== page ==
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Onyx
Black onyx is basically a fine-textured black chalcedony quartz. Onyx naturally comes in many colors, usually banded, and often brown varieties are dyed black. Its smooth silkiness gives the translucent stone a vitreous luster that makes it perfect for matching with opaque and clearer gemstones. Onyx typically comes in colors of white, tan and brown which are enhanced to bring out darker hues or even dyed completely.

Other colors of Onyx are often used together in intarsia style jewelry where the pieces are fit puzzle-like to create an image or symbol. The natural colors of Onyx for this use may include mother of pearl, green aventurine, and coral in floral designs. This method is also used in displays and to make decorative jewelry and trinket boxes, sometimes of soapstone.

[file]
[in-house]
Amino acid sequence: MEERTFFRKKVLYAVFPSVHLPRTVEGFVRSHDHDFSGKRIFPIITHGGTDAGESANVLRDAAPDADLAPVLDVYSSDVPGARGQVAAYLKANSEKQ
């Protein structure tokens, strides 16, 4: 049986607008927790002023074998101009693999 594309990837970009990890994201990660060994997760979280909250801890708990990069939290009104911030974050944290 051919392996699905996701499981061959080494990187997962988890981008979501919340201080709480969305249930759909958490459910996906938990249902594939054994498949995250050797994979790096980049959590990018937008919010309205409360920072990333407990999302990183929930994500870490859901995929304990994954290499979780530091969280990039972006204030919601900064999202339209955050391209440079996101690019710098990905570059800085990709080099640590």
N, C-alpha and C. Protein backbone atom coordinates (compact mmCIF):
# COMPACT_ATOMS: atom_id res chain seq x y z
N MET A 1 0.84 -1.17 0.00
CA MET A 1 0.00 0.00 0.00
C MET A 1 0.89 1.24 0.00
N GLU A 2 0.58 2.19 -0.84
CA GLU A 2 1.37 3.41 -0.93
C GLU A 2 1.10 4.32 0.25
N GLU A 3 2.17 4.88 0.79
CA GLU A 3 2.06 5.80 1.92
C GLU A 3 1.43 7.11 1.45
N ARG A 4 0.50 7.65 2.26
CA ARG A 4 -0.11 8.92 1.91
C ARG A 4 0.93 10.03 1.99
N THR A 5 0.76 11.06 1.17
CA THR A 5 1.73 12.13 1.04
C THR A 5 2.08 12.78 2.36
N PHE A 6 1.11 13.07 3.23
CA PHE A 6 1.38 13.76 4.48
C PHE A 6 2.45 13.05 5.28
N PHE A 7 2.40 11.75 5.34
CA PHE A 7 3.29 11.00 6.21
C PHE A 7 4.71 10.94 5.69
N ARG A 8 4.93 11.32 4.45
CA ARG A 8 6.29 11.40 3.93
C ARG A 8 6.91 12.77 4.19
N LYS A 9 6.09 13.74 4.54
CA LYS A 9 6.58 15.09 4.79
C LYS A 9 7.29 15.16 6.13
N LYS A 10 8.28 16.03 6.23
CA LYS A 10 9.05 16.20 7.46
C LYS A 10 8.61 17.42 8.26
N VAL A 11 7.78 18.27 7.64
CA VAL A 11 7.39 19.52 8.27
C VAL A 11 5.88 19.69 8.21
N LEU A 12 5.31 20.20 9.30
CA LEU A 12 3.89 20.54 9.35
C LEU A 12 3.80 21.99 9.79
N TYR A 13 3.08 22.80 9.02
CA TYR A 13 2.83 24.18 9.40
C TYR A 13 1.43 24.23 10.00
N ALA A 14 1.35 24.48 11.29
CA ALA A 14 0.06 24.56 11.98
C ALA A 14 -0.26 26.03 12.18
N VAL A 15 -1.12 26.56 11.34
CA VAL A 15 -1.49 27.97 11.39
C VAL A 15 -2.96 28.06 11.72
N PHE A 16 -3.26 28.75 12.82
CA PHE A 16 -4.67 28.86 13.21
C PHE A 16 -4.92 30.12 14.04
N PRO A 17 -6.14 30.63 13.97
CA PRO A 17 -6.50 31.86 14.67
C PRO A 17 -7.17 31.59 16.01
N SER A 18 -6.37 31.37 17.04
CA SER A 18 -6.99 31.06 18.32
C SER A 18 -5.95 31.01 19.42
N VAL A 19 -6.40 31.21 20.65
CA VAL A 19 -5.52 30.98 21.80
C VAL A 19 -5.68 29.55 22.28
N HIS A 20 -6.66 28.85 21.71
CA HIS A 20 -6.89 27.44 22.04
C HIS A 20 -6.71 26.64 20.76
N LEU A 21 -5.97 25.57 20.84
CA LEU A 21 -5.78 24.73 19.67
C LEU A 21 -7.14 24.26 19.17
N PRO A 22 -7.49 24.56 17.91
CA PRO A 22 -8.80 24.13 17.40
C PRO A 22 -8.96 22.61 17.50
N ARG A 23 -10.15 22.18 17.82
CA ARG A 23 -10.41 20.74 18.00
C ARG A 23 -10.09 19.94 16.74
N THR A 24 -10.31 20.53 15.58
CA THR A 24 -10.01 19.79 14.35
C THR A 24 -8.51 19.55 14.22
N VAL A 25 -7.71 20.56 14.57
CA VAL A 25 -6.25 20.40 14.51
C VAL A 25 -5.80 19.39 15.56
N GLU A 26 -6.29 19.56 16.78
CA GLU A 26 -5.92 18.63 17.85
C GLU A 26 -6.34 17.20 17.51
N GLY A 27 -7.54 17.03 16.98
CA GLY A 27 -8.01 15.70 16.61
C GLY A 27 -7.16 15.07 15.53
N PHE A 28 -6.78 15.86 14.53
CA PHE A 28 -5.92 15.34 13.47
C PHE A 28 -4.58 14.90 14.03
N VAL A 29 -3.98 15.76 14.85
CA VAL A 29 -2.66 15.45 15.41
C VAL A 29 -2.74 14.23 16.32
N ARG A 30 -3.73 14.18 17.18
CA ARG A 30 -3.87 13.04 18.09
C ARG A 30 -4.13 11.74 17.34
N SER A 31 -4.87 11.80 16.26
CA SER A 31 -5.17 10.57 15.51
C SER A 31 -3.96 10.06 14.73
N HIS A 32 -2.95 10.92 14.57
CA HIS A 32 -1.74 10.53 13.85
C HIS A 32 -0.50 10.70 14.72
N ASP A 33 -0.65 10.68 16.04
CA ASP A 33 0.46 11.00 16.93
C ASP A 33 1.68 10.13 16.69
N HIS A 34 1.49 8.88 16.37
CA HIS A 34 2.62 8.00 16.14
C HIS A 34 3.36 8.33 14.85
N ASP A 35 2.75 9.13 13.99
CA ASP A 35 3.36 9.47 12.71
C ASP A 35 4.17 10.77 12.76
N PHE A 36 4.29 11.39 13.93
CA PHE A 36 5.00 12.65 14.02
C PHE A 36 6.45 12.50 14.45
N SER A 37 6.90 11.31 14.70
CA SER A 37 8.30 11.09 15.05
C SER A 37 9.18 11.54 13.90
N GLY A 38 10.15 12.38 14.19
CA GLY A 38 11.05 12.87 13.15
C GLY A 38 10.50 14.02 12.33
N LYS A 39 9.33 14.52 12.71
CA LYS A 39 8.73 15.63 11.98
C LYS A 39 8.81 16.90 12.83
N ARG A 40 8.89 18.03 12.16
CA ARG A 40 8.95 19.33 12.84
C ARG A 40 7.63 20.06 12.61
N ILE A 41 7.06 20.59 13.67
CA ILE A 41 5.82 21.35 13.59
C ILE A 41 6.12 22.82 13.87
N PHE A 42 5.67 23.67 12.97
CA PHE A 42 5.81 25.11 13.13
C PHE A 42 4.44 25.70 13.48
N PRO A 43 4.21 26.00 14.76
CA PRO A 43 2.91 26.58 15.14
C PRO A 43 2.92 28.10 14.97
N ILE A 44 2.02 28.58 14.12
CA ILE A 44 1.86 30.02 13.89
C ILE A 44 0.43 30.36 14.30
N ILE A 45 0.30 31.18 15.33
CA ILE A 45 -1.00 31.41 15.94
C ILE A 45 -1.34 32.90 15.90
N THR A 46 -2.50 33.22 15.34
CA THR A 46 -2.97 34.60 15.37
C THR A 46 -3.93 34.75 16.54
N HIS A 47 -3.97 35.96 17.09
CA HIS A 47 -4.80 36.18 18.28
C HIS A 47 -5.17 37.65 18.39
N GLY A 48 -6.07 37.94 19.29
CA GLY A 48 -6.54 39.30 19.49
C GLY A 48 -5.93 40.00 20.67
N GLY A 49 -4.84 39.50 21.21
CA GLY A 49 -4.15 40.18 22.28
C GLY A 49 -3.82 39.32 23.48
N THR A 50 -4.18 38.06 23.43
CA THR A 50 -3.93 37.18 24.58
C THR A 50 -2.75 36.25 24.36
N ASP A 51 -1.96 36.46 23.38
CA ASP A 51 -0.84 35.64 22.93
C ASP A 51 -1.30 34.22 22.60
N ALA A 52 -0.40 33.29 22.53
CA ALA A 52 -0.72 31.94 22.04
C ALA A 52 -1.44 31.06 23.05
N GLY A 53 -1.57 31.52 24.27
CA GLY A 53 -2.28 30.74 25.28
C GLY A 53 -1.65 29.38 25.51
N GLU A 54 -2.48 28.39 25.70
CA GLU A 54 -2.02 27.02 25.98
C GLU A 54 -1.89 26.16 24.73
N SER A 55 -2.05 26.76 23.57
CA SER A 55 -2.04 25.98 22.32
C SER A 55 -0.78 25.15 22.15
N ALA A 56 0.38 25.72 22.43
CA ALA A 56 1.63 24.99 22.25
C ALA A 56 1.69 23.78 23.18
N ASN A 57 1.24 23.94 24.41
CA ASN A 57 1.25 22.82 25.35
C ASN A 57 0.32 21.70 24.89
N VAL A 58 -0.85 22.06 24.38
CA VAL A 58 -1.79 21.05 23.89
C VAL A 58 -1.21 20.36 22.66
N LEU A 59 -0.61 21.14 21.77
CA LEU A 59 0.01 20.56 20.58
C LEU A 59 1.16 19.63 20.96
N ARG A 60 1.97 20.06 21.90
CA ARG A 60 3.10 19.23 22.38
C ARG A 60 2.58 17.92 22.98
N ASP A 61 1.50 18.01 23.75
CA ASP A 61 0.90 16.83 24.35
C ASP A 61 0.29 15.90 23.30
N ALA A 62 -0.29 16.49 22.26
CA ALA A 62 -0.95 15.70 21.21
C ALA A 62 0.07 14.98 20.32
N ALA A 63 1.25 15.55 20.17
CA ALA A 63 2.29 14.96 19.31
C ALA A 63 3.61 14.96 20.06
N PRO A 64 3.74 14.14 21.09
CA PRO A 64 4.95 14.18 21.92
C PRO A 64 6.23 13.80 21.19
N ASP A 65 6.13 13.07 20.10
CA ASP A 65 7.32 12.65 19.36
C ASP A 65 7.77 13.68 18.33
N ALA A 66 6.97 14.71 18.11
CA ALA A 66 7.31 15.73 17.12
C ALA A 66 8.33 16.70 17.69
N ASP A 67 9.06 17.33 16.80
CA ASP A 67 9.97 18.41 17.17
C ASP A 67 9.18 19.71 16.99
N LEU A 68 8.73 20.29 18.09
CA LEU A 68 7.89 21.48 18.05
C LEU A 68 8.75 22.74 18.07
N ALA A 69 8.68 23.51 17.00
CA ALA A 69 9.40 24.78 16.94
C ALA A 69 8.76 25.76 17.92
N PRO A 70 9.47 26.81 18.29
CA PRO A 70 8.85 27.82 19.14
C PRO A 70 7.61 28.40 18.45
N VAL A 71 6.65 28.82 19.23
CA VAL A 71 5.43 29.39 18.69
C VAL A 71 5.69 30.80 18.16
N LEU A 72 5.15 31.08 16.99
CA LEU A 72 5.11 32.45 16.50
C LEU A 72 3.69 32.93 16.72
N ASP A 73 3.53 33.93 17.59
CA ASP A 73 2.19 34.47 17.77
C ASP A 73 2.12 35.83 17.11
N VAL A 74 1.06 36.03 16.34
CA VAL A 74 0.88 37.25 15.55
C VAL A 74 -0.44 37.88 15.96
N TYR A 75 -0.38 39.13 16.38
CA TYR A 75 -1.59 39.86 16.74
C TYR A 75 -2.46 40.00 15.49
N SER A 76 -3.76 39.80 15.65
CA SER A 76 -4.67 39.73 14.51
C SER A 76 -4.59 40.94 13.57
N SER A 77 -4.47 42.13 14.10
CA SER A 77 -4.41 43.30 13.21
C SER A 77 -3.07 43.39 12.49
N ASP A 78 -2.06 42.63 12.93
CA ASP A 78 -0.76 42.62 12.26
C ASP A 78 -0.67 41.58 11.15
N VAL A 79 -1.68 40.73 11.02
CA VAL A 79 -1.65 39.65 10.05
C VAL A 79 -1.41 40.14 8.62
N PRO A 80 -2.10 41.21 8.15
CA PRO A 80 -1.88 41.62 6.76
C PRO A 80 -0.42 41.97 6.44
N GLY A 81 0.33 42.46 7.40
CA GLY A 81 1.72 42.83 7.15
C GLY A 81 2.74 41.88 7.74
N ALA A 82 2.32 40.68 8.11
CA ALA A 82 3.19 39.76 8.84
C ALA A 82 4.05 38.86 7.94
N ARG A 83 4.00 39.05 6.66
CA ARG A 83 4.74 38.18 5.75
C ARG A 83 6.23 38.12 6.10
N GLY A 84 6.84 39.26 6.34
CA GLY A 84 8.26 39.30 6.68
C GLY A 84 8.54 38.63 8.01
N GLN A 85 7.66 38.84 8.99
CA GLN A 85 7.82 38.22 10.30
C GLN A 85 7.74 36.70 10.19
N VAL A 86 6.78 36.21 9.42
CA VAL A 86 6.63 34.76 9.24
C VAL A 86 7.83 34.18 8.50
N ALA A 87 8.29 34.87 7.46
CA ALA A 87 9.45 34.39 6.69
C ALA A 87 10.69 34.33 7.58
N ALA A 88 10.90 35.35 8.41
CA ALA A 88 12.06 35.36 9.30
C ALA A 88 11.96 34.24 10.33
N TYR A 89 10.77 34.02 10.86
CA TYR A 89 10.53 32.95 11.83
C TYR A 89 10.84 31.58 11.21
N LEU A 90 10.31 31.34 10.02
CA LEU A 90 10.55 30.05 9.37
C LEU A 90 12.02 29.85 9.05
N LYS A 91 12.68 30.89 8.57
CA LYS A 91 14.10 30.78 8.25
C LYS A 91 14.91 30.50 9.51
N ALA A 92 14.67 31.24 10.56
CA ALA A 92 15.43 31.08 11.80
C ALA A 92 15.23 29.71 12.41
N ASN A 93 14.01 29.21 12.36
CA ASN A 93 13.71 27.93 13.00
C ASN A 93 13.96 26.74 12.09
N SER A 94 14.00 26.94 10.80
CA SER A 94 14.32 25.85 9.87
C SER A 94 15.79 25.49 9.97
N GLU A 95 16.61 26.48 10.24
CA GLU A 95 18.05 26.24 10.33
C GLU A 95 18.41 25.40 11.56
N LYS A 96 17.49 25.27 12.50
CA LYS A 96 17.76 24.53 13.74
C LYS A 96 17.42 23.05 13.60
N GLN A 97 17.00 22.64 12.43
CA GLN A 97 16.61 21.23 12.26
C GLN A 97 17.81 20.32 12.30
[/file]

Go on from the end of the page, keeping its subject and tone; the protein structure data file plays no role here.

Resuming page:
Black Onyx plays nicely with many other stones. It is often matched with earthy tones like tiger’s eye, jaspers, fossil stones, and amber, but also brighter organics such as malachite, turquoises, coral, sugilite, moonstones, and jades. Because of this ability to show off and play up so many other gemstones, Black Onyx is set in silver, gold, and tri-metal fittings, used in beaded jewelry and men’s jewelry, and in modern and free-form styles. Inlays and intarsia often use this versatile stone to enhance designs and patterns in displays and artwork alike.

For winter, Black Onyx may be paired with hematite, quartz, or crystals and can replace costlier jet in many pieces. This classic compatibility makes a rather ordinary stone valued by both jewelers and owners. This is one of the few exceptions to faceting, as Black Onyx can be found in cabochon and round styles as well as square and marquise cuts and faceted. While the stone has enjoyed popularity in marcasite and Victorian jewelry, Black Onyx is also known as a mourning stone.
Compound : Silicon Dioxide
Mohs Scale(Hardness) : 6-7
Found : Brazil, India, Madagascar, U.S., Uruguay